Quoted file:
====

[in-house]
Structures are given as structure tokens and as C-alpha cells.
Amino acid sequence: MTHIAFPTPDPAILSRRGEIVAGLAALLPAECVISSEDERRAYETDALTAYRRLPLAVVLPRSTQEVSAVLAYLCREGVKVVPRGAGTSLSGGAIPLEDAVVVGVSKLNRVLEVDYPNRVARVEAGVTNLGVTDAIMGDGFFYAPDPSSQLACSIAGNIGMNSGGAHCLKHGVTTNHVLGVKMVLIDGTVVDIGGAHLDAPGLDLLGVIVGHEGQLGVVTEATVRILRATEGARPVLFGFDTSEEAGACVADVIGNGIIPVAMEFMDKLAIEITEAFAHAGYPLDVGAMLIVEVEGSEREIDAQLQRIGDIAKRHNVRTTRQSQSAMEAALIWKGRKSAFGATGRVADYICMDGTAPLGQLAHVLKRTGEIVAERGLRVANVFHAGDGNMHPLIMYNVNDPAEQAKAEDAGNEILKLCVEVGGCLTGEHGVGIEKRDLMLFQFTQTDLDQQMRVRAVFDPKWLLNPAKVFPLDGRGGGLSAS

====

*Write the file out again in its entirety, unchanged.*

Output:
[in-house]
Structures are given as structure tokens and as C-alpha cells.
Amino acid sequence: MTHIAFPTPDPAILSRRGEIVAGLAALLPAECVISSEDERRAYETDALTAYRRLPLAVVLPRSTQEVSAVLAYLCREGVKVVPRGAGTSLSGGAIPLEDAVVVGVSKLNRVLEVDYPNRVARVEAGVTNLGVTDAIMGDGFFYAPDPSSQLACSIAGNIGMNSGGAHCLKHGVTTNHVLGVKMVLIDGTVVDIGGAHLDAPGLDLLGVIVGHEGQLGVVTEATVRILRATEGARPVLFGFDTSEEAGACVADVIGNGIIPVAMEFMDKLAIEITEAFAHAGYPLDVGAMLIVEVEGSEREIDAQLQRIGDIAKRHNVRTTRQSQSAMEAALIWKGRKSAFGATGRVADYICMDGTAPLGQLAHVLKRTGEIVAERGLRVANVFHAGDGNMHPLIMYNVNDPAEQAKAEDAGNEILKLCVEVGGCLTGEHGVGIEKRDLMLFQFTQTDLDQQMRVRAVFDPKWLLNPAKVFPLDGRGGGLSAS